The Garden Digs

Meet Shelby from Farminence

Meet Shelby from Farminence

We are so excited to announce a partnership with Shelby DeVore of Farminence! Shelby has a wealth of knowledge in the gardening industry (over 20 years!), was a high school agriculture teacher, and has a Master's degree in Agriculture and Natural Resources, so she'll be a wonderful resource for us to learn from. 

In 2018, Shelby started Farminence to use her knowledge and passion to reach and teach more people about agriculture and homesteading.

What Drew Us to Shelby

We love that Shelby's a Southern gal, born and raised in Tennessee, and has spent most of her life raising livestock and vegetables. But perhaps what connected us so closely to Shelby was her in-depth knowledge of the industry, the science behind it, and why something works or doesn't work. Most of us can look at a common garden vegetable and diagnose the problem and solution, but we're excited for Shelby to take us even deeper into our understanding of the garden.

Also, Shelby is a mom of two with a third on the way (due July 2020!). We admire her commitment to her family and how she gets her kids involved in and excited about gardening. We think mothers who read Shelby's work will find her tips extremely helpful.

Get to Know Shelby

Without further ado, let's get to know Shelby and Farminence!

Why Do You Garden?

I can't imagine myself NOT gardening. I think I'm a nurturer by nature and I really enjoy taking care of things, including plants. It's also so fulfilling to grow a large chunk of our own food. Large grocery stores are about an hour from where we live, so if we want vegetables or herbs that are a little out of the ordinary, we have to drive a good ways to find them.

I really enjoy being able to not only grow some staple vegetables at home, like tomatoes, cucumbers and peppers, but I also like to grow some of the vegetables that are harder for us to get normally. Plus, you won't want grocery store vegetables once you've grown your own. There's really no comparison between a home-grown tomato and a those you get from the grocery store.

What Do You Enjoy Most About Gardening?

Probably just being outside and working in the dirt!

Gardening can be hard work but it's definitely worth it. The phrase 'you reap what you sow' is often used in a negative way, but it's so true when it comes to gardening. I really love planting seeds or transplants and watching them turn into big, beautiful and productive plants.

I also can't help but let the teacher in me out occasionally and gardening is the perfect way for me to teach my kids (and husband!) about all sorts of plant biology.

What Are You Most Excited About Growing This Year?

We are trying out a few things this year that we haven't grown before and I'm really pumped about them. We realized about a year ago that we really like parsnips and that's one of the vegetables that I can't get at my small, local grocery store. I'm trying to grow parsnips this year for the first time and I'm pretty excited about that.

I also planted some corn that we can use for popcorn. We love kettle corn and caramel corn in the fall, so I'm really excited to be growing some popcorn at home.

I can't leave out the blue radishes or ugly pumpkins that we're growing either.

Do Your Kids Help You Garden?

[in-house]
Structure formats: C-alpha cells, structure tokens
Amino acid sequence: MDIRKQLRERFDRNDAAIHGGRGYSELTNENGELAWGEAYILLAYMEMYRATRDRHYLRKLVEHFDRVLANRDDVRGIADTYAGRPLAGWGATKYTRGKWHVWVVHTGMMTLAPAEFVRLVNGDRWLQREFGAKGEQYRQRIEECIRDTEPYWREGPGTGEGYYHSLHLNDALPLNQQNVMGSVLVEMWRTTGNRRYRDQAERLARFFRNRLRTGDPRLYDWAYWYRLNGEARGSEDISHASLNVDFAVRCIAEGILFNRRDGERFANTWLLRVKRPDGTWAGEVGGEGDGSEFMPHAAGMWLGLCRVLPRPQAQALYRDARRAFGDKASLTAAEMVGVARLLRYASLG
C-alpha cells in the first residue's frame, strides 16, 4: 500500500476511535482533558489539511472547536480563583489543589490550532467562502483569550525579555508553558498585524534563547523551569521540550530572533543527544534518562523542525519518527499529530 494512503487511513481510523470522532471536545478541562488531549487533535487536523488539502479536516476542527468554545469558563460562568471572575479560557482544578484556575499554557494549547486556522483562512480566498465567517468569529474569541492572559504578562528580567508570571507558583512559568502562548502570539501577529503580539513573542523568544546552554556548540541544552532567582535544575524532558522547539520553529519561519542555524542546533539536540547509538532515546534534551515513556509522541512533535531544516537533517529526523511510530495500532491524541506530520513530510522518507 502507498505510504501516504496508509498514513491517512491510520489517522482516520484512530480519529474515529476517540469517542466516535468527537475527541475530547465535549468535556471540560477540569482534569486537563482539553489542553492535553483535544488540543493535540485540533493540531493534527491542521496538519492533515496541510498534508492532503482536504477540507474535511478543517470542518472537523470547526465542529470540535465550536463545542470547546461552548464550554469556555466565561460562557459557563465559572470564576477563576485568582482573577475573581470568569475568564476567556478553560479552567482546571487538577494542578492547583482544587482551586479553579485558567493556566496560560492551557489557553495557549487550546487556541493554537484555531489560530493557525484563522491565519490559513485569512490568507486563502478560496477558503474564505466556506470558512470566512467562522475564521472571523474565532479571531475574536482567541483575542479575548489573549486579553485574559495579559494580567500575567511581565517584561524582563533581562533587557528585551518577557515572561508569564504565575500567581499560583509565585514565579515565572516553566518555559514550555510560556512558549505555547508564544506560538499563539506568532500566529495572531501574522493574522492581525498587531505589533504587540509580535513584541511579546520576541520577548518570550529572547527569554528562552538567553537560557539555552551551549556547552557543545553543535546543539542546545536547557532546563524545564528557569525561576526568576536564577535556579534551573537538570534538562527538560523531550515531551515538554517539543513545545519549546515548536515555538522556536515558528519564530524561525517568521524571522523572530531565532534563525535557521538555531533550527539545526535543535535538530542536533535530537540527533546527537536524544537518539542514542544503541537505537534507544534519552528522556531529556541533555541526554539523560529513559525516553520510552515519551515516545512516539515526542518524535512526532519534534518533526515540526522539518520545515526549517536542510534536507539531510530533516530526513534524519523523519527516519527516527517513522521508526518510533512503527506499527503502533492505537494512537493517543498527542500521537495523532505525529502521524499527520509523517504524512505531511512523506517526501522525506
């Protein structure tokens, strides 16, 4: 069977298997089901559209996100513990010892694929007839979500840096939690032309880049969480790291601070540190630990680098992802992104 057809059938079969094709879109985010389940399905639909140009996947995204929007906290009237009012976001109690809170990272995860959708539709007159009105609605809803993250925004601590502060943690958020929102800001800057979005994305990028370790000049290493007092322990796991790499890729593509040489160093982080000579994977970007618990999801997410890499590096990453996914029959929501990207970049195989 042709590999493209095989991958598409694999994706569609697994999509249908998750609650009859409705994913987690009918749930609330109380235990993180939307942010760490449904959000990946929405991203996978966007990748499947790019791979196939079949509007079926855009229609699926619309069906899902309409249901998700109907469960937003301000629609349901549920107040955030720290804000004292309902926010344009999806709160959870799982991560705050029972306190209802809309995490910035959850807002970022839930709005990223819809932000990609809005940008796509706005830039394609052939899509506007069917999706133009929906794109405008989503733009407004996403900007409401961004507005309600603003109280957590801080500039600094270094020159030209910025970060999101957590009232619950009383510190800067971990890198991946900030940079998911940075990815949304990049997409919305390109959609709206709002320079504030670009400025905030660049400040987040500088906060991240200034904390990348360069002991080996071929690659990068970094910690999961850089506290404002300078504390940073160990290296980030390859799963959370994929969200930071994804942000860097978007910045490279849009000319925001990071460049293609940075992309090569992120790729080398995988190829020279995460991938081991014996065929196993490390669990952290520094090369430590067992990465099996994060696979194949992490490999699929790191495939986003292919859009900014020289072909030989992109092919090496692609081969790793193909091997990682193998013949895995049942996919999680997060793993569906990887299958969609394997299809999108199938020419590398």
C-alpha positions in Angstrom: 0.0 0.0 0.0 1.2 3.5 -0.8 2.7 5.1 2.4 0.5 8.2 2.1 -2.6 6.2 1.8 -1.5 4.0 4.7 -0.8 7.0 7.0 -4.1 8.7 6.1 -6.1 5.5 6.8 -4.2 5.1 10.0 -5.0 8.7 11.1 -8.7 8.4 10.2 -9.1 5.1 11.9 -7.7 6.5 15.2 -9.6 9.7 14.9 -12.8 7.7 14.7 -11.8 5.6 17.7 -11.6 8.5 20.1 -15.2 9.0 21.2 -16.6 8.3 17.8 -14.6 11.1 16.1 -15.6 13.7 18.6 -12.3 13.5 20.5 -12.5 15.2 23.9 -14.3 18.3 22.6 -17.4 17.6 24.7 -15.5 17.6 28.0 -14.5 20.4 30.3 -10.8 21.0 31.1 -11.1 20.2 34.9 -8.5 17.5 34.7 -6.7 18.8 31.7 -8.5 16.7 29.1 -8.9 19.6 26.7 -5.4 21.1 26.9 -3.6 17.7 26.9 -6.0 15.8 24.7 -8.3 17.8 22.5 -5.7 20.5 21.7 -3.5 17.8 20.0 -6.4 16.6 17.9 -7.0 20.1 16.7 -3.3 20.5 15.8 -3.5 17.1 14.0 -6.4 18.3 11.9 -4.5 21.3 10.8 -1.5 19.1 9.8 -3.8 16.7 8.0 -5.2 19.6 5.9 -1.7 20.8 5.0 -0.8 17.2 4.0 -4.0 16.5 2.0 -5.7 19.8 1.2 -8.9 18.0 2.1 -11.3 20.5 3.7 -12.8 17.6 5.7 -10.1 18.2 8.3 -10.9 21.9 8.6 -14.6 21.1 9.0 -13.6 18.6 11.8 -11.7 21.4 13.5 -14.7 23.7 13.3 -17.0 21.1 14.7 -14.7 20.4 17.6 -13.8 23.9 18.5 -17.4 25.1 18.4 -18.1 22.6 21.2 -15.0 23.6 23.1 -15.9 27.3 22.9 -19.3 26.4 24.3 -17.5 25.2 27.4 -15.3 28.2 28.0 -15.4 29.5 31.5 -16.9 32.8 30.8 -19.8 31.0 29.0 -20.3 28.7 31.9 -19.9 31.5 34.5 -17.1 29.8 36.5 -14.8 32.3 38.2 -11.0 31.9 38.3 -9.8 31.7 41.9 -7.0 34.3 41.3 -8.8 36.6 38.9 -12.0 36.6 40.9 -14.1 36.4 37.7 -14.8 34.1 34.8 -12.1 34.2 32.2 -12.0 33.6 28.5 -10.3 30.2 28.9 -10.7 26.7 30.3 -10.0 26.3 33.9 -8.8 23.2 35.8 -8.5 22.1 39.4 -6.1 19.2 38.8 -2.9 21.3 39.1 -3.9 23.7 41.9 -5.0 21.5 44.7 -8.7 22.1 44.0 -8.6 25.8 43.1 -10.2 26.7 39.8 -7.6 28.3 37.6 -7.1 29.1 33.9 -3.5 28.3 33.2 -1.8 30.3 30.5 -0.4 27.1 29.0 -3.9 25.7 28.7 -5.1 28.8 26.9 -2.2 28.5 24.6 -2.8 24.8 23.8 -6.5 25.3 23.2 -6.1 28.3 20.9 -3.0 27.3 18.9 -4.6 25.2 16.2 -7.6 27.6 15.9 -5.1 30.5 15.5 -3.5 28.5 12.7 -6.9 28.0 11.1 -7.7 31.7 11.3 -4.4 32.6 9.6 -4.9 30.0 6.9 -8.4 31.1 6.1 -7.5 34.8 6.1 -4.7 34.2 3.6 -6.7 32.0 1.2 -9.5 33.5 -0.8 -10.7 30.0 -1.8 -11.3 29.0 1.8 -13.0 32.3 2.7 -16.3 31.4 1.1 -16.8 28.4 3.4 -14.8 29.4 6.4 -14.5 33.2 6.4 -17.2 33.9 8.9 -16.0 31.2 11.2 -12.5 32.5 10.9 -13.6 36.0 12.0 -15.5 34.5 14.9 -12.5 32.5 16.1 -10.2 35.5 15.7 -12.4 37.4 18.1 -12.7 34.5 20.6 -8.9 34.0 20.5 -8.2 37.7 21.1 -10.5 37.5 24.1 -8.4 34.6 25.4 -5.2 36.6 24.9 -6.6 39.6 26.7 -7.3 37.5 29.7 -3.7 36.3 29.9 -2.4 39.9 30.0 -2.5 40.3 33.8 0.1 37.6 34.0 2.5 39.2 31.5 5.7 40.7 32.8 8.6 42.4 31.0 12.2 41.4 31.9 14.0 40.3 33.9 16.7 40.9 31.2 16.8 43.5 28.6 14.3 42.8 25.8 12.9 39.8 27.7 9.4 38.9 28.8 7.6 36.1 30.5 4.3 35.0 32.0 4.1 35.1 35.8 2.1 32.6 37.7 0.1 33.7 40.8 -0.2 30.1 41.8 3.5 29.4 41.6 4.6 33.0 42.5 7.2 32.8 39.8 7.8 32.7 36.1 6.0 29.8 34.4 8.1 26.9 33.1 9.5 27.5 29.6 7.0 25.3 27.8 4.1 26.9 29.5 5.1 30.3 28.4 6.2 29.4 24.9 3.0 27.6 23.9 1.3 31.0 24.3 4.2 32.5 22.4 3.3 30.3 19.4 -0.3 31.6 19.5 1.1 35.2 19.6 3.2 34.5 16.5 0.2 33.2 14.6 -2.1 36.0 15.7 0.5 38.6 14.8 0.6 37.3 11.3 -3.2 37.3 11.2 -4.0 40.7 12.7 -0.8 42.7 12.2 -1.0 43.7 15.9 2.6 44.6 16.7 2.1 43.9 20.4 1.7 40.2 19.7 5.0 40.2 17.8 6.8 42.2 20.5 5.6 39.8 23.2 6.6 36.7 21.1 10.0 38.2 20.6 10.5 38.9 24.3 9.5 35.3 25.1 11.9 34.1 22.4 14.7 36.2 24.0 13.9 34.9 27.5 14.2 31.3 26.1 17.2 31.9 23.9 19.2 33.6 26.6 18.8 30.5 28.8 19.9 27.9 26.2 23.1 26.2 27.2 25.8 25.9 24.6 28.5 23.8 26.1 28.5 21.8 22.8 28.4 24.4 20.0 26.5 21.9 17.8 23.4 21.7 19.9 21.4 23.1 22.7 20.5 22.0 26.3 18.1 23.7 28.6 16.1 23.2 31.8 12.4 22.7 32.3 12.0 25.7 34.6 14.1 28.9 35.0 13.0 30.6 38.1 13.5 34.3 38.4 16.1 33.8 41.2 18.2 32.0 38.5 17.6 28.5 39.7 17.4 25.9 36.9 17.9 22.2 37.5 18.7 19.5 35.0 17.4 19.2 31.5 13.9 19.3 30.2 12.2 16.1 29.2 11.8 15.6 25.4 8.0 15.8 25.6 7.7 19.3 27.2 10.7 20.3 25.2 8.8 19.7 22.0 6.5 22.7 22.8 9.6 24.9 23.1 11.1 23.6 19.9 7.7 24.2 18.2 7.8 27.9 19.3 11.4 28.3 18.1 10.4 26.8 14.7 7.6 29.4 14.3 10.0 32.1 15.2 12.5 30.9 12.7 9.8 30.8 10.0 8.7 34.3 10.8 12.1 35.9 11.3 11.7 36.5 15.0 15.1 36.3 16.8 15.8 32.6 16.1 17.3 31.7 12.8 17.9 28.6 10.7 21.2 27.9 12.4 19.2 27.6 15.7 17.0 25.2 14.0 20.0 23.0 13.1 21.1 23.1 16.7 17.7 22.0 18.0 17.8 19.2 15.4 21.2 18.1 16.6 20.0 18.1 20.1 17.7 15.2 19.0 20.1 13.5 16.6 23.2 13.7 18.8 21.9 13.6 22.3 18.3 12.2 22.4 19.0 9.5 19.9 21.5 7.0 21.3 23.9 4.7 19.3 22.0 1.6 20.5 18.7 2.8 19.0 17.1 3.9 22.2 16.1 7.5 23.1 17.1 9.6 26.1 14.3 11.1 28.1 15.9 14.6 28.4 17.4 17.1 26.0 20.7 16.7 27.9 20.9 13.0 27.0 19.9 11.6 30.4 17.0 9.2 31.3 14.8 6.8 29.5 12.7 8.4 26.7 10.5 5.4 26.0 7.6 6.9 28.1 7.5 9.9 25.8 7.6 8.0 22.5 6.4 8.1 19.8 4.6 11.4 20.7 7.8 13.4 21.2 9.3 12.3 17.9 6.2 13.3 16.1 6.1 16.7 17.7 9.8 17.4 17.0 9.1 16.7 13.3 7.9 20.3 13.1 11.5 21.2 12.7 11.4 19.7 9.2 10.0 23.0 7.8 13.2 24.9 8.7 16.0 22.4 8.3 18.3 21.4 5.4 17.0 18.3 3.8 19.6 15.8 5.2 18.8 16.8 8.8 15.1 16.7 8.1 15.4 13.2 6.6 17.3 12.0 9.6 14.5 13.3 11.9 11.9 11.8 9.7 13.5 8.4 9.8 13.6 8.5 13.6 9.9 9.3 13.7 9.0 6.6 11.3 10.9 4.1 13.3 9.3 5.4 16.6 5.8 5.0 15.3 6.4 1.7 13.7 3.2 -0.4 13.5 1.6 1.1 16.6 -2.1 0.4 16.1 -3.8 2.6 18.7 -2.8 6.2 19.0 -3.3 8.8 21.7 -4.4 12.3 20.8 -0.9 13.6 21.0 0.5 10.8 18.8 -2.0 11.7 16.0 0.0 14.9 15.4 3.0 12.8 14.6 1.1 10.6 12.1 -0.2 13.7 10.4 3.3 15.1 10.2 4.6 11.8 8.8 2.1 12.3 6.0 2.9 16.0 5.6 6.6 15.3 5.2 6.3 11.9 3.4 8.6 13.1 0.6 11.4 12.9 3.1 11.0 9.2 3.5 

Yes! Gardening is a family hobby that we all share.

I have a son, Forrest (9), and a daughter, Dallas (4). They've both been helping me in the garden since they were able to walk. Even before they could walk, we had them out in the garden with us in their bouncers and play pens.

The best way to involve them is to give them tasks that they can do. I also try really hard not to be a perfectionist when they help. If my garden rows aren't totally straight, that's ok! Since they've both been helping in the garden for so long, they are pretty knowledgeable about what needs to get done.

Last year, we had a honey bee hive and had to be really careful about the pesticides that we used on the vegetable plants. Our tomatoes got hornworms on them and nobody wanted to pluck them by hand, so Forrest, being the problem-solver that he is, taught our Airedale how to pull the tomato worms off of the plants. He even made sure that he was doing it gently and not hurting the plants.

Dallas is the queen of picking and she loves to go out there and harvest vegetables, even without me knowing. Thankfully, she knows when everything is ready to be picked or if it needs another day or two.

This year I had to rely on their help even more than usual since I'm pregnant. So I'm really going to turn my head if my garden isn't totally perfect!

What's Your Best Tip for Beginners?

Don't hesitate to get started!

Gardening and homesteading is a journey. There's always something that you'll need to learn, but don't expect to learn everything up front and never make mistakes.

It's good to be prepared, but there is a point where you just have to bite the bullet and get started. Read up on what you need to know to get started and then get started! You'll learn more from experience than you will by just reading about it.

What Animals Do You Have?

The easier question would be which animals do we NOT have... I'm an animal fanatic; growing up I had all sorts of animals. I've pared down on my number of fur babies though now that I'm the one paying all of the feed bills. We have two Arabian horses, 17 chickens, turkeys, a Jersey milk cow, 9 Pygmy and Nubian goats, two dogs, a cat, and goldfish.

My two horses are both rescues that I took in. One of them I've had for nearly 20 years and I rode him competitively in endurance when I was younger. I really enjoy our goats, especially the babies! Our goats are smaller, with the biggest ones only weighing about 75 pounds so the babies are really small and super cute when they're born. There's nothing as cute as walking outside and hearing a newborn baby goat fussing!